(MA) General (114 minutes)
This is an unusual film, and I would love to know how it got financed. Essentially, it's a recap of the Iran-Contra scandal of the 1980s, for the benefit of those who weren't around at the time or, like myself, were too young to take it in.
The story is told obliquely, from the perspective of Barry Seal (Tom Cruise), a real-life commercial pilot recruited by the CIA (embodied here by an unsettlingly bland Domhnall Gleeson), to run guns to Nicaragua and thus help overthrow the socialist government, while simultaneously working for a Columbian drug cartel.
To steer us through this wild chain of events, director Doug Liman and writer Gary Spinelli use a now-familiar storytelling mode originating in Martin Scorsese's sprawling historical pageants such as Goodfellas: wallowing in retro pastiche; using surging rock-and-roll standards to convey the thrill of lawbreaking; and throwing eyecatching character actors into the mix such as the ubiquitous Caleb Landry Jones.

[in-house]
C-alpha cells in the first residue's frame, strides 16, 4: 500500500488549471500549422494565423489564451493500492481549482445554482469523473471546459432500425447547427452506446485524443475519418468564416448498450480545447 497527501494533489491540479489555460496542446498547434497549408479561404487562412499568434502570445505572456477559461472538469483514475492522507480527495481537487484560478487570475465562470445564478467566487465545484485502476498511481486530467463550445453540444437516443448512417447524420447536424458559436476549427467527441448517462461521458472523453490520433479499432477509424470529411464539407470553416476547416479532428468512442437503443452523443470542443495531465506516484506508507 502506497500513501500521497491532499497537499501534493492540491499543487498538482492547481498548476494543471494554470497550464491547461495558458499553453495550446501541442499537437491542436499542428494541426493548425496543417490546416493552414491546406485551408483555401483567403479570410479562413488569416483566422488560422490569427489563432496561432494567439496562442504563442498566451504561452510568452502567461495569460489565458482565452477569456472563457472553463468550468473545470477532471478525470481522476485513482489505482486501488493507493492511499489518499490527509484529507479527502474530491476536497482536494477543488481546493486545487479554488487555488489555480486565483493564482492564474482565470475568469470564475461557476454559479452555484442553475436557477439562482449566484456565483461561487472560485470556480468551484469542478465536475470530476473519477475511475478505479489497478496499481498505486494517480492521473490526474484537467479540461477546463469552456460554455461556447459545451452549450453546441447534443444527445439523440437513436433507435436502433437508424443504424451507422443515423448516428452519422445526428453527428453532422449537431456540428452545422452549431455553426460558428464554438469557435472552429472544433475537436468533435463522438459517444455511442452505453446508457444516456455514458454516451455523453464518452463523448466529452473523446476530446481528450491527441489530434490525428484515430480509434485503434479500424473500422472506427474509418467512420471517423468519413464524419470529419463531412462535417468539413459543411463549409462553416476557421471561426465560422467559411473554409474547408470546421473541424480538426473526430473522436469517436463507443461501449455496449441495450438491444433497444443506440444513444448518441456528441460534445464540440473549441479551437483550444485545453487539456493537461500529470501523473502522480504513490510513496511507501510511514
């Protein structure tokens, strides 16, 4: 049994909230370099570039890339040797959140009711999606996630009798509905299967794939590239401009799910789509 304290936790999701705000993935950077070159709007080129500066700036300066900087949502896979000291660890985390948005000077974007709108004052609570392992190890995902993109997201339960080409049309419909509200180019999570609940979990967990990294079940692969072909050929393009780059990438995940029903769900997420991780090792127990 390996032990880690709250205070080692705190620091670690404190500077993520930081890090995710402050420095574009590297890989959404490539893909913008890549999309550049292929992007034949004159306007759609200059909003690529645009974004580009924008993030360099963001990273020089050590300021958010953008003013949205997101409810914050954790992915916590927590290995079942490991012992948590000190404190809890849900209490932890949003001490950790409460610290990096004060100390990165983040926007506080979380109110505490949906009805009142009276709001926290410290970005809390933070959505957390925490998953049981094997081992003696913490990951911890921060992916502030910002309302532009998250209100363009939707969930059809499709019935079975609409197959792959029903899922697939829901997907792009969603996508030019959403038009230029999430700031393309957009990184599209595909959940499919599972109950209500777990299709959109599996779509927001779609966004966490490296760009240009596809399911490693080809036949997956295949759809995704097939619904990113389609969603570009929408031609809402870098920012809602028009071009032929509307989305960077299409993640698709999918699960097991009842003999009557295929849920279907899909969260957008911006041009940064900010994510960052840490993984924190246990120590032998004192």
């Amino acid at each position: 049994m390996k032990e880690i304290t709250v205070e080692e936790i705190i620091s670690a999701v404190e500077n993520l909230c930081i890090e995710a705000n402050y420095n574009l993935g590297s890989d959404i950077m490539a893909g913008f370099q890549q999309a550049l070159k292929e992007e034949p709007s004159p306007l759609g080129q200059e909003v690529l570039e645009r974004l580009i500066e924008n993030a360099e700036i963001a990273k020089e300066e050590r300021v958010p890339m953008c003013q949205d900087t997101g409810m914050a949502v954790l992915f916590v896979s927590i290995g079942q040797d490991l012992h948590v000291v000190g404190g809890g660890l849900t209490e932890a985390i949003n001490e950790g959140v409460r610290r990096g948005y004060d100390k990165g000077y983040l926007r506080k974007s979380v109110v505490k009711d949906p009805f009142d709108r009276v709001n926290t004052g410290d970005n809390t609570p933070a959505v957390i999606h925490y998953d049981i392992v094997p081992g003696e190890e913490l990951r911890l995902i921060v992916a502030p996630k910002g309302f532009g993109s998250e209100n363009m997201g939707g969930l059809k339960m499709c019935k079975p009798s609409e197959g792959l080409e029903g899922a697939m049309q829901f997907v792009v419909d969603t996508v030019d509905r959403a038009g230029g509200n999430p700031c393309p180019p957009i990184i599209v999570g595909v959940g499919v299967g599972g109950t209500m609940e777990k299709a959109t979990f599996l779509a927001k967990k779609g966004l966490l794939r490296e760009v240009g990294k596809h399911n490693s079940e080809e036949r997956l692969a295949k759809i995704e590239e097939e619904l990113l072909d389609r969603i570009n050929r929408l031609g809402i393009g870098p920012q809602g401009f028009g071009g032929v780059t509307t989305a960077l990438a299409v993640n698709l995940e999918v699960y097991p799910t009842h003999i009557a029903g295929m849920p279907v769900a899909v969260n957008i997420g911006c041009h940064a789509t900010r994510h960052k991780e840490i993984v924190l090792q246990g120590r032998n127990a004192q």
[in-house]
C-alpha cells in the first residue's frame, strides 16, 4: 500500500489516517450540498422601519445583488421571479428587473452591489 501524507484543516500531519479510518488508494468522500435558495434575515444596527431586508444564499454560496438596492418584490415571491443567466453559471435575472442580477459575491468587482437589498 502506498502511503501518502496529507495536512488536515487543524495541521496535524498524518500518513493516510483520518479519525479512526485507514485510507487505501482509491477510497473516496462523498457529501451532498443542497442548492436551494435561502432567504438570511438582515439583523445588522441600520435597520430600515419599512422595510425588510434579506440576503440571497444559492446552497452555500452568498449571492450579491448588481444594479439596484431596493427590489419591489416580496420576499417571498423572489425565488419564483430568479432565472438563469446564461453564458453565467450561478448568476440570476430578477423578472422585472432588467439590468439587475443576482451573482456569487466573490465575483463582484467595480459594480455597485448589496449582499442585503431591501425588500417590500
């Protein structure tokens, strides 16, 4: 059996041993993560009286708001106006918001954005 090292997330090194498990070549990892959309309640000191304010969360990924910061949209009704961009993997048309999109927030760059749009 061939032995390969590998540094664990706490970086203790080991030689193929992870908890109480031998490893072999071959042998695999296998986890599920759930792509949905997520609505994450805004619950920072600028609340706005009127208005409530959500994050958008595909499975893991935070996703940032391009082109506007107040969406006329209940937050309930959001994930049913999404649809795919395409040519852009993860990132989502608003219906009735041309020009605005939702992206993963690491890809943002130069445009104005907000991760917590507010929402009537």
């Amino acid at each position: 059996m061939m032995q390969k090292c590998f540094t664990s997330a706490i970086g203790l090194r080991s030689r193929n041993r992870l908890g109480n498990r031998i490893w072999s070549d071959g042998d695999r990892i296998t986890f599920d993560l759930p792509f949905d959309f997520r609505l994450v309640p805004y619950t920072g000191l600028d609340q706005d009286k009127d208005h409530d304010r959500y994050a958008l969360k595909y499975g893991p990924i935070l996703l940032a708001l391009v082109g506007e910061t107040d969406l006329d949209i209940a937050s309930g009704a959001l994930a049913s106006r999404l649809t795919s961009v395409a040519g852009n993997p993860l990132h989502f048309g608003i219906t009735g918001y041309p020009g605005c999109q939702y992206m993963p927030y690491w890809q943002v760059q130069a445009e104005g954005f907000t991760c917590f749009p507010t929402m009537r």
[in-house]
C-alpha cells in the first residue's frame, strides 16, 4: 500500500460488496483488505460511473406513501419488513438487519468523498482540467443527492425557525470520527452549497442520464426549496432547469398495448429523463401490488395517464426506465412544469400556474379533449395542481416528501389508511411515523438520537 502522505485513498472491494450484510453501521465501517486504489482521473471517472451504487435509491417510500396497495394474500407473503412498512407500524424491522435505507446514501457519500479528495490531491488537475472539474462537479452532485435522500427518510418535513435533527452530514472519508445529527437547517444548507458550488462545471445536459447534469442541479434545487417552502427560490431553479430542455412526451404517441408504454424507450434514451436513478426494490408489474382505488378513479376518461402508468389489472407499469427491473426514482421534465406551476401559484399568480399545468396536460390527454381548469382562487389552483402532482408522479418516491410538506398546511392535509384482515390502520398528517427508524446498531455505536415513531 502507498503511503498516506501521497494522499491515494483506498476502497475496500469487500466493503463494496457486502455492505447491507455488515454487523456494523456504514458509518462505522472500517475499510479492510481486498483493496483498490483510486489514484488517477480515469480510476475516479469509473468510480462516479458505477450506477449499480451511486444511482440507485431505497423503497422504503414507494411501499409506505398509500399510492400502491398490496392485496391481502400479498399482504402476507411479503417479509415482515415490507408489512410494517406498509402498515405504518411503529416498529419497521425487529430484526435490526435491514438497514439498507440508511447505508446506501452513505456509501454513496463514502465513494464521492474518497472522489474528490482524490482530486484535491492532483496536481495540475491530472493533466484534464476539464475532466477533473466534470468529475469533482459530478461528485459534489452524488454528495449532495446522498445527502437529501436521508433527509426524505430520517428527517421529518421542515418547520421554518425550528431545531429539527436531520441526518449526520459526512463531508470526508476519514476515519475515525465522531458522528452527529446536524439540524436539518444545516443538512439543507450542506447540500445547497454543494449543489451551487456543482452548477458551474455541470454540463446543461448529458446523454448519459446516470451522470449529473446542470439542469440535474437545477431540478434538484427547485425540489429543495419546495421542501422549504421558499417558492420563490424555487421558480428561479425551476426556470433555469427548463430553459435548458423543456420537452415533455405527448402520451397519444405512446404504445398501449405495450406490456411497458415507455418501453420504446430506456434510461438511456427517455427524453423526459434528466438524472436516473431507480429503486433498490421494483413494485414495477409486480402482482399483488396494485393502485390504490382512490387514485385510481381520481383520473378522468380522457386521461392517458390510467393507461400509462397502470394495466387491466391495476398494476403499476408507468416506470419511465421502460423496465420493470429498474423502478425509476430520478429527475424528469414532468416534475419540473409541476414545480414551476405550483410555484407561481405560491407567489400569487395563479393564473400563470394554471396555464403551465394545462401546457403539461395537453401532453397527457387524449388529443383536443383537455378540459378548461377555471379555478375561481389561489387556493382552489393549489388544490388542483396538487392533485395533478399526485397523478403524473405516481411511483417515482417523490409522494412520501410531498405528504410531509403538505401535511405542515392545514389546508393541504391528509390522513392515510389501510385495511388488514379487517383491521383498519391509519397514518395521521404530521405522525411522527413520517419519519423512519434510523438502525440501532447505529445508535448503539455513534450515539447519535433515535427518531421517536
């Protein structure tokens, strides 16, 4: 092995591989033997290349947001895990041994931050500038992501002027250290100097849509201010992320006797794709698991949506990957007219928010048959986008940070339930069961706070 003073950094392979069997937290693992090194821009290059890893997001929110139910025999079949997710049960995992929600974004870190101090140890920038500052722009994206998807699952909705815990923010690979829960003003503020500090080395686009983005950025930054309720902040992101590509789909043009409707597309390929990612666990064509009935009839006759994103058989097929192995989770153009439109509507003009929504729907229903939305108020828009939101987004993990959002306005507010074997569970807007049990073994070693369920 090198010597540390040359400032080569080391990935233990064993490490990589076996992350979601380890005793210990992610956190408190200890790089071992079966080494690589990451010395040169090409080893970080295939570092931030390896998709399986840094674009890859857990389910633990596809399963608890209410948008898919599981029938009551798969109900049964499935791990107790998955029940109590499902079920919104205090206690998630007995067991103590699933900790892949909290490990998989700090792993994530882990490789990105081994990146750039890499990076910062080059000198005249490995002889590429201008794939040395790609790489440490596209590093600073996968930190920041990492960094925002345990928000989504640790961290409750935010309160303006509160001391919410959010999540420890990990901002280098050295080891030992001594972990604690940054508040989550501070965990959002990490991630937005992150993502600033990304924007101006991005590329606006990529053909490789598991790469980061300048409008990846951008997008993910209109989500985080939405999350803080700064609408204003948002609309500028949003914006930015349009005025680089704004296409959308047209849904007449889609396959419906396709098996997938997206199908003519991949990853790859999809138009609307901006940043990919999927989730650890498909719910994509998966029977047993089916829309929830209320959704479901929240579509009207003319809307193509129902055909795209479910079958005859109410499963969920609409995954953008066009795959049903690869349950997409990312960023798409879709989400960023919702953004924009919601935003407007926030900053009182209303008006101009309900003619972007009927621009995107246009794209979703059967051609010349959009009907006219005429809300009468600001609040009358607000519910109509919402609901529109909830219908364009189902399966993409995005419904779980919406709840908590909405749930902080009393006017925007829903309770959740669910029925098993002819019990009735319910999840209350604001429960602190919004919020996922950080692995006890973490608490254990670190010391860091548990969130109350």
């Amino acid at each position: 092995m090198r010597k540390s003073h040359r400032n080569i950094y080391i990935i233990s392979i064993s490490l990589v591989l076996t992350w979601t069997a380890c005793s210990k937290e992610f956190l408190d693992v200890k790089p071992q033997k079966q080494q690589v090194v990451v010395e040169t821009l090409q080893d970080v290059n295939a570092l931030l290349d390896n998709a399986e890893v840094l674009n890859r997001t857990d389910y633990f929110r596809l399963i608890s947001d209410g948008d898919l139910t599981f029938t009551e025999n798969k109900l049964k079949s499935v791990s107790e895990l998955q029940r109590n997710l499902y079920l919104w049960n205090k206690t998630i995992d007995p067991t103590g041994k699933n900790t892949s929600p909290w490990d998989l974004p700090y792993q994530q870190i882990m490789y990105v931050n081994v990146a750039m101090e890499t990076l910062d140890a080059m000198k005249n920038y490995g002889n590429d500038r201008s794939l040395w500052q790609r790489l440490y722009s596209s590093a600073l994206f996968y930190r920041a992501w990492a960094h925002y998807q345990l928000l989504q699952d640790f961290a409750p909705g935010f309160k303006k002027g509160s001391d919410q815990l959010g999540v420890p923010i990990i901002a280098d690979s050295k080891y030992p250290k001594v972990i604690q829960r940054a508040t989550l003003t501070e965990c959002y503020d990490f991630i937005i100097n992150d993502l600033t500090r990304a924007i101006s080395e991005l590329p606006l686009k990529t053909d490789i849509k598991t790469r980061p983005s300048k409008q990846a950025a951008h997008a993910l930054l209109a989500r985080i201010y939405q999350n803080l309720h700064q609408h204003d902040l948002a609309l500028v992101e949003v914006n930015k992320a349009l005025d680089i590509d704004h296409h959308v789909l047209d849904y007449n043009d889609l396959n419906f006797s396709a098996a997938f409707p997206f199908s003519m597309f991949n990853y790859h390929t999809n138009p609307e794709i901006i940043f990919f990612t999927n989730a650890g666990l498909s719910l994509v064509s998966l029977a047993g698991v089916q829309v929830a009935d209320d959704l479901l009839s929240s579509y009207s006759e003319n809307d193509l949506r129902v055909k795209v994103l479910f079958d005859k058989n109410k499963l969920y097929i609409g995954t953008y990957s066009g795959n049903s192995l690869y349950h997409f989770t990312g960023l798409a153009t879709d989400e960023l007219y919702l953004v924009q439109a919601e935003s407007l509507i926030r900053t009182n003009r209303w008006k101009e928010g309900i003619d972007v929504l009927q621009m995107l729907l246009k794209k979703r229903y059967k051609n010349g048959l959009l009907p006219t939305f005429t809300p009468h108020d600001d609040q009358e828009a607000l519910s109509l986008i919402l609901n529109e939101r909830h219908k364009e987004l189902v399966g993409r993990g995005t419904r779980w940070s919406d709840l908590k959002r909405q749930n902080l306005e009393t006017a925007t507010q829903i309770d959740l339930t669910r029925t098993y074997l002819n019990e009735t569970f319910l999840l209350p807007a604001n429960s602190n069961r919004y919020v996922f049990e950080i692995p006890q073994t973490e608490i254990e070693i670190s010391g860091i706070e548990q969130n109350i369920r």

Barry's narration, delivered direct to camera, takes the form of a series of clips from a fuzzy home video supposedly filmed in the mid-1980s, laying out the historical background in a dense but jokey fashion (he pretends at one point to confuse two countries) which seems most directly indebted to Adam McKay's The Big Short.
The biggest coup is the casting of Cruise, who functions as a pure icon, recycling all his usual mannerisms - the grin, the hand gestures - and even revisiting his past as a pilot in Top Gun. The catch is that his depthless showboating for once seems intended as anything but likeable.
An overgrown boy in the worst sense, the Barry of the film has no motive beyond making money and impressing his more sensible but hardly more sympathetic wife (Sarah Wright in the kind of role usually cornered by Sienna Miller). Nor is he in possession of a moral compass to inform him that either meddling in another country's politics or smuggling cocaine is anything other than super cool.
The character is all too plausible but, unfortunately, not very interesting. To make a truly gripping film centred on such a nonentity would take a virtuosity which Liman, Spinelli and Cruise collectively aren't able to summon. All the same, as a statement about America's place in the world this is bolder than the vast majority of Hollywood cinema - and the moment when Barry finally fades out of his own narrative is one that would make Scorsese proud.
The story American Made review: A bold take on the US as global citizen first appeared on The Sydney Morning Herald.